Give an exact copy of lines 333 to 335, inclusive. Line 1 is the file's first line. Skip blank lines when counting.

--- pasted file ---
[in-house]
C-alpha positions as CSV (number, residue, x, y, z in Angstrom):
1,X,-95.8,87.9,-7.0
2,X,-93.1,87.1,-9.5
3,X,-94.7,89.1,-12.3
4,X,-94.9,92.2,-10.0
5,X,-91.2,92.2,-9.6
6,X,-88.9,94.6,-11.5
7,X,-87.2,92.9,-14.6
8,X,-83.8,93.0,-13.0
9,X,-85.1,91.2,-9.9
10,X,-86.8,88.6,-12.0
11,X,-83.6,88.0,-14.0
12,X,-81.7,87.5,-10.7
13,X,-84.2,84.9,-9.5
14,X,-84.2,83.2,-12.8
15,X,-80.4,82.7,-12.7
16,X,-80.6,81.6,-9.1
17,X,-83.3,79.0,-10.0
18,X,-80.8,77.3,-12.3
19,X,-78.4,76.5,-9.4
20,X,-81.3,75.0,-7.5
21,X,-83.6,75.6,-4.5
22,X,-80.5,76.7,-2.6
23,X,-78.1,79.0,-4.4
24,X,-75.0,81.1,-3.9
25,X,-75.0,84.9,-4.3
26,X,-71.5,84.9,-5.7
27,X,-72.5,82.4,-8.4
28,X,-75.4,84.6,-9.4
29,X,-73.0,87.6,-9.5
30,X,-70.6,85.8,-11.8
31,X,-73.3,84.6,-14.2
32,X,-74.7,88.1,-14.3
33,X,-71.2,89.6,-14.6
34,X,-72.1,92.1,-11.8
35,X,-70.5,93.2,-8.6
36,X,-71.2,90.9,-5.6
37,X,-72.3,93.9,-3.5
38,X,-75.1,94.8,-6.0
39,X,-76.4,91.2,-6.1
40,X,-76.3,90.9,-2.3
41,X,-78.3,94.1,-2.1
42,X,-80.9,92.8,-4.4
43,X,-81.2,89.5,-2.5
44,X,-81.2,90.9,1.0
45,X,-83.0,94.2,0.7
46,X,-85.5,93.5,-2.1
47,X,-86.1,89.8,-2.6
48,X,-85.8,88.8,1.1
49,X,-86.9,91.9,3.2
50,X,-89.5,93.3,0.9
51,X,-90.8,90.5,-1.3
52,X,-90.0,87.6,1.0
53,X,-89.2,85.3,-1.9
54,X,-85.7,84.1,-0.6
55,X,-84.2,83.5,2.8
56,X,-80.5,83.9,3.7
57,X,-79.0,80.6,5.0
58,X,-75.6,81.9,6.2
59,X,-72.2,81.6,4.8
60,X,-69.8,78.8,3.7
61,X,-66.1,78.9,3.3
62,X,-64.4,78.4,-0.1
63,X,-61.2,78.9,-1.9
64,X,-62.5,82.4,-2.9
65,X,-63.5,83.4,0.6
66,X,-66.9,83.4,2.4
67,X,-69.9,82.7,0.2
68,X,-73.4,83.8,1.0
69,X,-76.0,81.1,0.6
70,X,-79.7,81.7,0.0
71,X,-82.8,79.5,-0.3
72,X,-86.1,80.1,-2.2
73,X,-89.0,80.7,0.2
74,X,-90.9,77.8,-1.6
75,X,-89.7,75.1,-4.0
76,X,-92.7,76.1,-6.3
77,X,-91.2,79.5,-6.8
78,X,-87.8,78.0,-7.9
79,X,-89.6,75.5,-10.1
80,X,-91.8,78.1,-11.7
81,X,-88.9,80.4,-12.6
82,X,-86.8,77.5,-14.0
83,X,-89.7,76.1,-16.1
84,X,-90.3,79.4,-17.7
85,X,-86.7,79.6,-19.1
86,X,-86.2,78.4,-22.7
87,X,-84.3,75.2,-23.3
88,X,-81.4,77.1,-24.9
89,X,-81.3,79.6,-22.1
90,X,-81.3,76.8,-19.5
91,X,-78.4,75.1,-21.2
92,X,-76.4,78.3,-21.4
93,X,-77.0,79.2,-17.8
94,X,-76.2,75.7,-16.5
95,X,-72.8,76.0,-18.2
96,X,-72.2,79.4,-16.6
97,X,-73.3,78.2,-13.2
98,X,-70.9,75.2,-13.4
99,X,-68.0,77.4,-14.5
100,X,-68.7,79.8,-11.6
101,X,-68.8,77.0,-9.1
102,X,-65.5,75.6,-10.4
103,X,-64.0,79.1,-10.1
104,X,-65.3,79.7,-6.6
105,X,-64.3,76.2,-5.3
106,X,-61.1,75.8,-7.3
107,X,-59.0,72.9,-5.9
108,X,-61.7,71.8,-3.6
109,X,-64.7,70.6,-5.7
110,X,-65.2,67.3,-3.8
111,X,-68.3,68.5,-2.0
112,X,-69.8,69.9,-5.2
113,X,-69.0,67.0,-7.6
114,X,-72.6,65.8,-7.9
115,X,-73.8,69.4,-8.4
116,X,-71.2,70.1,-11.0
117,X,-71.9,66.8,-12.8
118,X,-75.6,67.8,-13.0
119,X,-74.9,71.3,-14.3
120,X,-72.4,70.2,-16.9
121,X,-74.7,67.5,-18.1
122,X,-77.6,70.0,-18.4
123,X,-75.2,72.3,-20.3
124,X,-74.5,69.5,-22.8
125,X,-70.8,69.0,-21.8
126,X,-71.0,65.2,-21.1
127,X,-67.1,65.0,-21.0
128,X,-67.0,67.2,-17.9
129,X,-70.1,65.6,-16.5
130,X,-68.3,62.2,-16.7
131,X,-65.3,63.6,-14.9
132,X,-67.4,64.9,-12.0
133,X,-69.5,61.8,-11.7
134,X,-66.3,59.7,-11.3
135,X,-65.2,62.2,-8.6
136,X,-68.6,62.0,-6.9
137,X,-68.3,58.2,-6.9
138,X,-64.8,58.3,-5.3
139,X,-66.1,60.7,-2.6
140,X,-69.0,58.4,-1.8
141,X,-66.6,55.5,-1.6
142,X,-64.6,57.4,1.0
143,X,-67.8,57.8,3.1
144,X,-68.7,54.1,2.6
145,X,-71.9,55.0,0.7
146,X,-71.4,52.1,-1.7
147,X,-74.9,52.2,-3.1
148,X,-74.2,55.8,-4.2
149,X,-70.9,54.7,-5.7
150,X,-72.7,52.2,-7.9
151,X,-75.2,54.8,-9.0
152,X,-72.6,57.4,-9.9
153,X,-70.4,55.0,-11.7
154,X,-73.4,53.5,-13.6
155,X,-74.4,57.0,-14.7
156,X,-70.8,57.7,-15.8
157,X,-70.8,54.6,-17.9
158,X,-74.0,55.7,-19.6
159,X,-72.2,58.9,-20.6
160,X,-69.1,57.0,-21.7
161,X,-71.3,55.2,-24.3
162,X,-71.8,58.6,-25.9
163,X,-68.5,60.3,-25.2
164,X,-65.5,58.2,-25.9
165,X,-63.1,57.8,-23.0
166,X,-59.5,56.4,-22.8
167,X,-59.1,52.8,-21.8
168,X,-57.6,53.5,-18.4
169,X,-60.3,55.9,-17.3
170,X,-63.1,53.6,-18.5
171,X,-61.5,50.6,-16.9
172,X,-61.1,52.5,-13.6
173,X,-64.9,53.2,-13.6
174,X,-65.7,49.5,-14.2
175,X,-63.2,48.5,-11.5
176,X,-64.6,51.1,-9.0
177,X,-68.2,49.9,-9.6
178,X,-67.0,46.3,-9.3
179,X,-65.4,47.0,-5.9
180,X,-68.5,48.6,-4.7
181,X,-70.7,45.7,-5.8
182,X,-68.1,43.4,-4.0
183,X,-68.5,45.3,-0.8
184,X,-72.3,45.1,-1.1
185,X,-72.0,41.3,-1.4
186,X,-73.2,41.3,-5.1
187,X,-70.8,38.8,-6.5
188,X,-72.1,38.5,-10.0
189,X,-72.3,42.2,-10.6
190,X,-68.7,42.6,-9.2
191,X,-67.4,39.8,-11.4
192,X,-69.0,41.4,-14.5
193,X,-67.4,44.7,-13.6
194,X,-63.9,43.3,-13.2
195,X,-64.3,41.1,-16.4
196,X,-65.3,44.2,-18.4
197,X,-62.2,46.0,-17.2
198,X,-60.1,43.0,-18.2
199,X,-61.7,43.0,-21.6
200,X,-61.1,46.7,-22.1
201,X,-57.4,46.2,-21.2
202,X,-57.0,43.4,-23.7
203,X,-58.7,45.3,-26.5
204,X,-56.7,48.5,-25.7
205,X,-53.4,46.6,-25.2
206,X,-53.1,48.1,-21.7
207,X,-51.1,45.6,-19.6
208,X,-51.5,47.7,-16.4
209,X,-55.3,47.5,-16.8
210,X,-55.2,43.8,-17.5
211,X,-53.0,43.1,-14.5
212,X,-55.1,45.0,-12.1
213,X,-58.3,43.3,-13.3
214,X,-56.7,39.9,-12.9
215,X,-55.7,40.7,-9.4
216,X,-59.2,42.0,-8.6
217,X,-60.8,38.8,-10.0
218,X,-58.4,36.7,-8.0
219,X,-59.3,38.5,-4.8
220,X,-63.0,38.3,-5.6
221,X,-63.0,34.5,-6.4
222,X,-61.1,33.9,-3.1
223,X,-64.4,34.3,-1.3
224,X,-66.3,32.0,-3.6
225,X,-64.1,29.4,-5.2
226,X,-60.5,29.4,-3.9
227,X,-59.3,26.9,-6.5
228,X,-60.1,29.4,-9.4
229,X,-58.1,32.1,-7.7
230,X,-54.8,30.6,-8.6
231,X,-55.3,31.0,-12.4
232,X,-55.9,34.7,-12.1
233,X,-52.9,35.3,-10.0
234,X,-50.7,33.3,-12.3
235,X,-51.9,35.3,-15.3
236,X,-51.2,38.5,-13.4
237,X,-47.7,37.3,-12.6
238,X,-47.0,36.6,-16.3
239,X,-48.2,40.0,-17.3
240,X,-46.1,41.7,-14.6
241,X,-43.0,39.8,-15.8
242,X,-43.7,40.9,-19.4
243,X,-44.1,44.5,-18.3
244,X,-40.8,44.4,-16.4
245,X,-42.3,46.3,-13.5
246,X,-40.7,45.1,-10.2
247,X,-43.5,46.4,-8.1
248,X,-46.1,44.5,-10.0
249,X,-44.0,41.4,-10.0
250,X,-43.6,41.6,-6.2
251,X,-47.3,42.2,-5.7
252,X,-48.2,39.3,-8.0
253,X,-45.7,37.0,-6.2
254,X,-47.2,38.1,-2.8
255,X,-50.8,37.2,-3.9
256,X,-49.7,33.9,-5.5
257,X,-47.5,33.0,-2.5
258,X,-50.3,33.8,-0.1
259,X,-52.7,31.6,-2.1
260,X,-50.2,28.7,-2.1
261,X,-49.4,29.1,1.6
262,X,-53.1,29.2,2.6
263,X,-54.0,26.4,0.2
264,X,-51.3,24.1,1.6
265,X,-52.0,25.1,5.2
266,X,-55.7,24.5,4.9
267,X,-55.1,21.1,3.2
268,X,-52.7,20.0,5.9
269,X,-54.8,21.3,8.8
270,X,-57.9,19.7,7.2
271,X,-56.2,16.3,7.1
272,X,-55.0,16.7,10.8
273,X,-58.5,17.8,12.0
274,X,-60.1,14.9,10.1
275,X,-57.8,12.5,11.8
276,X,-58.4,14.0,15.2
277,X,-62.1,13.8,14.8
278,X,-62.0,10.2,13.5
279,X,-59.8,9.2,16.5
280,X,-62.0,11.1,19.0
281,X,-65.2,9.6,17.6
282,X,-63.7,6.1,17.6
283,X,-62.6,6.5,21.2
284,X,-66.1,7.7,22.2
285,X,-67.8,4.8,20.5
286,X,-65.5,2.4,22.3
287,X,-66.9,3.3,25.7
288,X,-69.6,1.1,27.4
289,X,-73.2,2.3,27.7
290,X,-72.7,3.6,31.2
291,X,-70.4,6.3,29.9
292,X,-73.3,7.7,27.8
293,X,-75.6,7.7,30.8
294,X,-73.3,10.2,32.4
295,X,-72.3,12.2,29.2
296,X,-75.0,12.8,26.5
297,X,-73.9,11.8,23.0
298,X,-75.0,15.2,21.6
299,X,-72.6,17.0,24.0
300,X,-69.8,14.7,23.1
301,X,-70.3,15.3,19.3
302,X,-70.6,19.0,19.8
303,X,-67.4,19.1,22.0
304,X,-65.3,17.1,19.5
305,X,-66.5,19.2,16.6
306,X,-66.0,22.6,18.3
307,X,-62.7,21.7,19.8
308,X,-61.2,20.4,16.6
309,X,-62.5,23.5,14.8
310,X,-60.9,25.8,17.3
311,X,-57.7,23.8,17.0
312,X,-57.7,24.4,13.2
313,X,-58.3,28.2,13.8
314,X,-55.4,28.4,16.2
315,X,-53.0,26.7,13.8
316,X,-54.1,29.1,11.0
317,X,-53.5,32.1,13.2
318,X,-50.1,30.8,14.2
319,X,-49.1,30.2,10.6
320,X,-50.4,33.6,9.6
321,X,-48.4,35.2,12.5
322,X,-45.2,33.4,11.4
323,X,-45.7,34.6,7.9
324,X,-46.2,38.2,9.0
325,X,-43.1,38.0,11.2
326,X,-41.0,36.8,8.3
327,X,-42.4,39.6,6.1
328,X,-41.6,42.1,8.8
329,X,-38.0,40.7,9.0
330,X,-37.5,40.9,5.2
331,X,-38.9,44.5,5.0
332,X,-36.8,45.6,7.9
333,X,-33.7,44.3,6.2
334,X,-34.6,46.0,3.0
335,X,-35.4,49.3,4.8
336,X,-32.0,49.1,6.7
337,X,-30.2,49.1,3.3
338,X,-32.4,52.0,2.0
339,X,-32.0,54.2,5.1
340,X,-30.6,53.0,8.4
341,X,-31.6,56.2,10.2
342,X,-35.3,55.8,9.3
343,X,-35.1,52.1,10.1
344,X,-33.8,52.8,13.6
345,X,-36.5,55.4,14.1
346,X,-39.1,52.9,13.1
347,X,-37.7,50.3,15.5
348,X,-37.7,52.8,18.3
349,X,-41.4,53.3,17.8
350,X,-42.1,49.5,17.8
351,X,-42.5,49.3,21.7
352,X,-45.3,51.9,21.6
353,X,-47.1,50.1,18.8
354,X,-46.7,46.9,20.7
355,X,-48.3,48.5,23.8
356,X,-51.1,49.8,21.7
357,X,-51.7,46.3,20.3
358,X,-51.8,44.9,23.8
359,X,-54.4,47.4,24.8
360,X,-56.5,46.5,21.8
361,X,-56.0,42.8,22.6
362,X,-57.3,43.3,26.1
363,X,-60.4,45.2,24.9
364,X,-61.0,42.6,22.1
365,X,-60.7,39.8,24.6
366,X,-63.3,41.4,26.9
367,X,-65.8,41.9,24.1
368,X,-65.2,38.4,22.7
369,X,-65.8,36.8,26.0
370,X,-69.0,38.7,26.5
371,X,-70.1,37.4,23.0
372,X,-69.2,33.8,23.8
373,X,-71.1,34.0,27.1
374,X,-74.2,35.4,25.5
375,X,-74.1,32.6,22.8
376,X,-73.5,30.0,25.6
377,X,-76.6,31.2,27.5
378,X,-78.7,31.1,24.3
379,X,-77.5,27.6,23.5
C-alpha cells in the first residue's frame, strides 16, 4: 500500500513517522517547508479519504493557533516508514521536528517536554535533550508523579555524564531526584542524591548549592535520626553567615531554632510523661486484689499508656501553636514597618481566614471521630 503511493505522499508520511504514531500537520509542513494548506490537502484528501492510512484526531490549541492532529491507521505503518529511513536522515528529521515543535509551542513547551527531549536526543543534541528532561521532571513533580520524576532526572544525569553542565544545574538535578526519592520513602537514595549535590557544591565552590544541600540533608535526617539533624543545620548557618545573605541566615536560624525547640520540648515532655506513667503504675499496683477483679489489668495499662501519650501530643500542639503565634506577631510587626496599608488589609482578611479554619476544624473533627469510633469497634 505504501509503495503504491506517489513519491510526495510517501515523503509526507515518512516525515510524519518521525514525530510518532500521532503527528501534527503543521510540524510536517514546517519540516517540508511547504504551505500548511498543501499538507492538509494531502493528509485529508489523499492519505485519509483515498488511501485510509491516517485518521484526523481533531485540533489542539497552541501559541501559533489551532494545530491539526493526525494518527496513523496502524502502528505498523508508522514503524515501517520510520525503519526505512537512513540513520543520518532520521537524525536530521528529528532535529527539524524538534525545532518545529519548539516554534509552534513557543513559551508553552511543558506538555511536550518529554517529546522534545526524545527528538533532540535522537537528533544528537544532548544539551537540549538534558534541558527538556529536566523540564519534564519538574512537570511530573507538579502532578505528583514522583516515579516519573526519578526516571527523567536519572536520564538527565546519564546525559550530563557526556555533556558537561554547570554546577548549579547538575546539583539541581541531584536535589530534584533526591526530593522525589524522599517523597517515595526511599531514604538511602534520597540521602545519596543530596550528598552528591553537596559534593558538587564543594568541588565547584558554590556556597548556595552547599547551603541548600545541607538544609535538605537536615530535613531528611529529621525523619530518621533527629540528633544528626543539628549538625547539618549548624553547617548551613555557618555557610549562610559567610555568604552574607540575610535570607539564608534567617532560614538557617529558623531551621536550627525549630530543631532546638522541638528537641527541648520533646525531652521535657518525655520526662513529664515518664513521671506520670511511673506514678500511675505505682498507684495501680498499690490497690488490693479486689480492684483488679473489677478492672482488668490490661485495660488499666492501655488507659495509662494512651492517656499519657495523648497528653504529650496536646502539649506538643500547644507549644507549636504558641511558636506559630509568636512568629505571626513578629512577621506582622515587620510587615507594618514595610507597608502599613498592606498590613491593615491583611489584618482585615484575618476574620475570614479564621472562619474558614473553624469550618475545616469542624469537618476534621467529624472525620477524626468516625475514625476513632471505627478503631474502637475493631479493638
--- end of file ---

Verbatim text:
331,X,-38.9,44.5,5.0
332,X,-36.8,45.6,7.9
333,X,-33.7,44.3,6.2